The rest of ComedySportz high school league did not take as well to me as my friend did. There were about 20 of us when I was accepted into the troupe, and the other 18 of them either hated me or were allergic to me. And, frankly, I don’t blame them. Did I mention that I was a sourpuss with a lot lot lot lot lot of teenage angst? I spent the first several months of CSZhsl stuck between a rock and a hard place. I hated being at home, so I spent most of my weekends there, between the practices and the major league shows (To which I had free admittance).

And, by spending time at CSZ, I mean I spent most of my time in the parking lot. During practices, I typically had the common decency to at least stay in the theatre (Though I’d take prolonged trips to the bathroom to avoid going onstage for games that made me uncomfortable. Read: Most of them). I pretty much sat in the back, shut up, and zoned out. During the major league shows, I’d typically grab my iPod and just walk around in the parking lot out back, which has probably become the most famous part of this story. It got so bad at times that my folks came to the shows JUST to make sure I actually watched. But I really couldn’t. I hated the people onstage. They were so good and I was so horrible. I didn’t get it.

Boy, I didn’t get it.

But then something funny happened.

There must have been a conference or something, because things turned after a while. A few people looked at me differently. I wasn’t a surly, unaccepting, sarcastic kid anymore. I was a kid with real problems who needed help. So they picked me up. I’m sure I tried a fair bit to shove them away, but they didn’t budge. And why would they? They were my teammates. And the only one that didn’t understand that was me. After 2+ years there, I still didn’t get the point of ComedySportz Richmond.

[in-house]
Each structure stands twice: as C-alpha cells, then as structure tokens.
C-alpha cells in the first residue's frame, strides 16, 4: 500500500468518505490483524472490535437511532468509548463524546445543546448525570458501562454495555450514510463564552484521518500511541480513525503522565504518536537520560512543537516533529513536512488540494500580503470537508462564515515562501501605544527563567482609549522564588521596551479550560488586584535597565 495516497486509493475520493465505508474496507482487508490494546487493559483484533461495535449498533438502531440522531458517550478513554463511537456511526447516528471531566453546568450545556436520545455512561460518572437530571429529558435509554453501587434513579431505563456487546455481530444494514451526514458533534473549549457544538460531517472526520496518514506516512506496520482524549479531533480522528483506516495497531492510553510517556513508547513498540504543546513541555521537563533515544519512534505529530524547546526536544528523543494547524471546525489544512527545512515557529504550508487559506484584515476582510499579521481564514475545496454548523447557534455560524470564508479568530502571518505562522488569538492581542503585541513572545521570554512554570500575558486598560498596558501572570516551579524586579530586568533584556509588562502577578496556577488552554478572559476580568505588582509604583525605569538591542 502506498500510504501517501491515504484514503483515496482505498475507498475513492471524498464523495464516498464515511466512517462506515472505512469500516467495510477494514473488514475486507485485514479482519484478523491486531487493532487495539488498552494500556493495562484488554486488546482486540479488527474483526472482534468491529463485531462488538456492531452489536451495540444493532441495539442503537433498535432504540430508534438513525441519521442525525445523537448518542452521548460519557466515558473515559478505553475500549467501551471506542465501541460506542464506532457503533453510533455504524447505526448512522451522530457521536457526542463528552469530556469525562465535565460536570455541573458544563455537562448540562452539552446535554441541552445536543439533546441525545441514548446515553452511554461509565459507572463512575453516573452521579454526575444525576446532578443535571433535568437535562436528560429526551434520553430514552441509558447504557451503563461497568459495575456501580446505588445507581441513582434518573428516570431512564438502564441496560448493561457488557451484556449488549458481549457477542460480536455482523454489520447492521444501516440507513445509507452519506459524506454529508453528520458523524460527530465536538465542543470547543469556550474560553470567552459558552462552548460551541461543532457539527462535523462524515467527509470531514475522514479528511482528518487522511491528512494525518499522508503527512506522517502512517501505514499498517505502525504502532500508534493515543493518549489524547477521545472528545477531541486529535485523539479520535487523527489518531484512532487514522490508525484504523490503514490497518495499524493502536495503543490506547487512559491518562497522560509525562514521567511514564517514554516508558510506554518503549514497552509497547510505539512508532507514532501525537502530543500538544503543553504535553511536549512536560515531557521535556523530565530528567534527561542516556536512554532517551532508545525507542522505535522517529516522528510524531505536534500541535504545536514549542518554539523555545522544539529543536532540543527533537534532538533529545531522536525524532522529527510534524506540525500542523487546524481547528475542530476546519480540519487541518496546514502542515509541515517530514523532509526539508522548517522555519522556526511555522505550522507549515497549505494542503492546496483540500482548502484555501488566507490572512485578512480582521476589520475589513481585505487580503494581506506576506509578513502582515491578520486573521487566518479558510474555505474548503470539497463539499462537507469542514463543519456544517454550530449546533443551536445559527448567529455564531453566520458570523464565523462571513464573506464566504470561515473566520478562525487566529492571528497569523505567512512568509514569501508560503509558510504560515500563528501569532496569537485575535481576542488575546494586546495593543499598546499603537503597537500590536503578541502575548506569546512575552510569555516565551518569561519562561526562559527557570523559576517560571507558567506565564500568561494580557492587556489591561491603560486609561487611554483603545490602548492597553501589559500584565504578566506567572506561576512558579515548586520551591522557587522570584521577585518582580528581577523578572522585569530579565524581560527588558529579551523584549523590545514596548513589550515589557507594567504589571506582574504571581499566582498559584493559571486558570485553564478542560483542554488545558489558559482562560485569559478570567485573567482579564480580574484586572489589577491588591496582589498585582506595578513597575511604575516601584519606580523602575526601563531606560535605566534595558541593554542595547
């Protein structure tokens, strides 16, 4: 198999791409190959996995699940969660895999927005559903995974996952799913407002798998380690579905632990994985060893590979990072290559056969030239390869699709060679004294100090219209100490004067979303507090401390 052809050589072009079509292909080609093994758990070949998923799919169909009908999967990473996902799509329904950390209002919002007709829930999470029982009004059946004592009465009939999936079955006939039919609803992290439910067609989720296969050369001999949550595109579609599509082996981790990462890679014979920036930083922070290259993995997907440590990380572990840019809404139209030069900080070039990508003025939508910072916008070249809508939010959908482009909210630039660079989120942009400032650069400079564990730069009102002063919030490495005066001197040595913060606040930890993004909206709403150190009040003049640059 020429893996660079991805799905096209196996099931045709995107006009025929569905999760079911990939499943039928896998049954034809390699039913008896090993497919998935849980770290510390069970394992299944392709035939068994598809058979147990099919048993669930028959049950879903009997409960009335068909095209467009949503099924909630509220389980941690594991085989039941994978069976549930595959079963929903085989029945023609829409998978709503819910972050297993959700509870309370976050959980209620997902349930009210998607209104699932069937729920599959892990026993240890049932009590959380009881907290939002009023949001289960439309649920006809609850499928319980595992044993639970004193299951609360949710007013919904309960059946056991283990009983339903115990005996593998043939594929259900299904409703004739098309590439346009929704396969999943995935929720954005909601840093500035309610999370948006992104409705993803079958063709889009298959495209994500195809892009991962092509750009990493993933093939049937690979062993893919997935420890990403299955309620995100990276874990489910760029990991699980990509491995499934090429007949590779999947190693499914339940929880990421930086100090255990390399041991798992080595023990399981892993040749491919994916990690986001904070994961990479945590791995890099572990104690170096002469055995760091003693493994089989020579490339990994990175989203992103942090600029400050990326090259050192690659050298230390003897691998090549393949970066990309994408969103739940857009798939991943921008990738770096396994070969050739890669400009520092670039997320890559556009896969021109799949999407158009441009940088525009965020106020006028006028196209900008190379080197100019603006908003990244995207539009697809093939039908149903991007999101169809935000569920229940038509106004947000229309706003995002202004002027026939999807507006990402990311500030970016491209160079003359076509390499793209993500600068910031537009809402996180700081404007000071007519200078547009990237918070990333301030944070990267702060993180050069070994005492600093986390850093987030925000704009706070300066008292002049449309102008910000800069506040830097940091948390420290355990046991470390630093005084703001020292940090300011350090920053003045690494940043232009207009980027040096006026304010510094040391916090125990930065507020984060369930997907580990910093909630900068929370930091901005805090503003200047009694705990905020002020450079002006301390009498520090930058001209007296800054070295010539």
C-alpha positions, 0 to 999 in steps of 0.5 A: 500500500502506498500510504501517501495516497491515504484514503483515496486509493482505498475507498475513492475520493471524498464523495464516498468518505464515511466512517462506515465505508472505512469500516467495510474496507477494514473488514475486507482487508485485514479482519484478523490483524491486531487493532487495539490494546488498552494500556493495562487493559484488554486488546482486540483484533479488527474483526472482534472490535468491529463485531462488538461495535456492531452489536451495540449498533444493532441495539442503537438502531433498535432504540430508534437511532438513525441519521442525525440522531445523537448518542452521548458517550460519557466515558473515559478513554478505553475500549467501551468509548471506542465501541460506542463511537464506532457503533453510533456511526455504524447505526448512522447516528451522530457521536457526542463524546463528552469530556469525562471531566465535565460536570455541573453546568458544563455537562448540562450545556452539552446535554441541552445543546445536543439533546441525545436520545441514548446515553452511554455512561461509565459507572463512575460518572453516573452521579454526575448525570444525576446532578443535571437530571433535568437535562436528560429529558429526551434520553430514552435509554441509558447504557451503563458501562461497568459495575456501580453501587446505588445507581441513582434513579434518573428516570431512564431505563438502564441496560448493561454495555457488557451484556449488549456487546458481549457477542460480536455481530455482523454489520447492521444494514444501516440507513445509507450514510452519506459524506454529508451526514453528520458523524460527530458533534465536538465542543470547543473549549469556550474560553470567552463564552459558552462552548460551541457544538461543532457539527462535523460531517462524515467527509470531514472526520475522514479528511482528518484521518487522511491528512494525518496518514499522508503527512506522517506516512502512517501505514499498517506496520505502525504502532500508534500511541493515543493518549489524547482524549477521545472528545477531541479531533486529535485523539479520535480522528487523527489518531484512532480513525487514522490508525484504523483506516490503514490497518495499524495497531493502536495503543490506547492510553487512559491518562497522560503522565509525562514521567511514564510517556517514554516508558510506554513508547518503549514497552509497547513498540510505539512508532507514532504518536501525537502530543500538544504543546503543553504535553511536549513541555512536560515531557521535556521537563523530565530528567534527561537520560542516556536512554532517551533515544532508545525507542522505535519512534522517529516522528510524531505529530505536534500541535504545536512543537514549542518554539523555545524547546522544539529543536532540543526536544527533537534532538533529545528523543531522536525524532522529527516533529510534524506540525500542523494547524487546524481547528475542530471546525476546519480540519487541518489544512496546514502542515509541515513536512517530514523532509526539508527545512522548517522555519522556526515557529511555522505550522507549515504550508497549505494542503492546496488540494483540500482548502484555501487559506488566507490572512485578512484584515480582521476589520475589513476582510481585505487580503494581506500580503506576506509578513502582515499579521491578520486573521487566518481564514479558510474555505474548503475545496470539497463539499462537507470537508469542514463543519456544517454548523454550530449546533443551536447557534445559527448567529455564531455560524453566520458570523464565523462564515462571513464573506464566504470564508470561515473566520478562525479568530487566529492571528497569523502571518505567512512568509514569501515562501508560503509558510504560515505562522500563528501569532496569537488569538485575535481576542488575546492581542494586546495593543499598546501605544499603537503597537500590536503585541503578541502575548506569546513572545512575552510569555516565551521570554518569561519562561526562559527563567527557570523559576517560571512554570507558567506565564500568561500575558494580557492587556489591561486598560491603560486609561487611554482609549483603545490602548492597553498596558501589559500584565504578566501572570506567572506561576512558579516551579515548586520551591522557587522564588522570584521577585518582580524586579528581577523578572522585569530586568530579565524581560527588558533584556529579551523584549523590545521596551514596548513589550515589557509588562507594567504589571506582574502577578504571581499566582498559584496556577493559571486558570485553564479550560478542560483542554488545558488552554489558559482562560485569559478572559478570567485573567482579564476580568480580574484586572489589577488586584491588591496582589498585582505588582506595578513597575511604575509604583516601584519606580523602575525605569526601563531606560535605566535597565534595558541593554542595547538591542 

Coincidentally, this coincided with the worst summer of my life. My pre-high school summer was filled with all kinds of crap. I got slammed with all sorts of everything, and then some. I got thrown from my own little world into a world where I absolutely couldn’t survive. Since I had no school, there were no academics to take my mind off it either. It was either the real, suddenly cruel world, or it was ComedySportz. For the first time, CSZ wasn’t a convenient way to feign business to my parents (or myself). I needed it.

So, despite all my issues, I sat up a little straighter. I talked a little friendlier. I moved my chair a little closer. I opened my ears a little more. It took a long time, but the light came on. I was still a long way away from ideal: I still fumed on the inside every time somebody else was team captain (Which happened most of the time) or when someone beat me at my favorite game (Which happened less), and I still measured my shows on how many people laughed at me and what I was able to accomplished. But I was onstage, I was thinking less, and I was driven as hell to put a good product on that stage.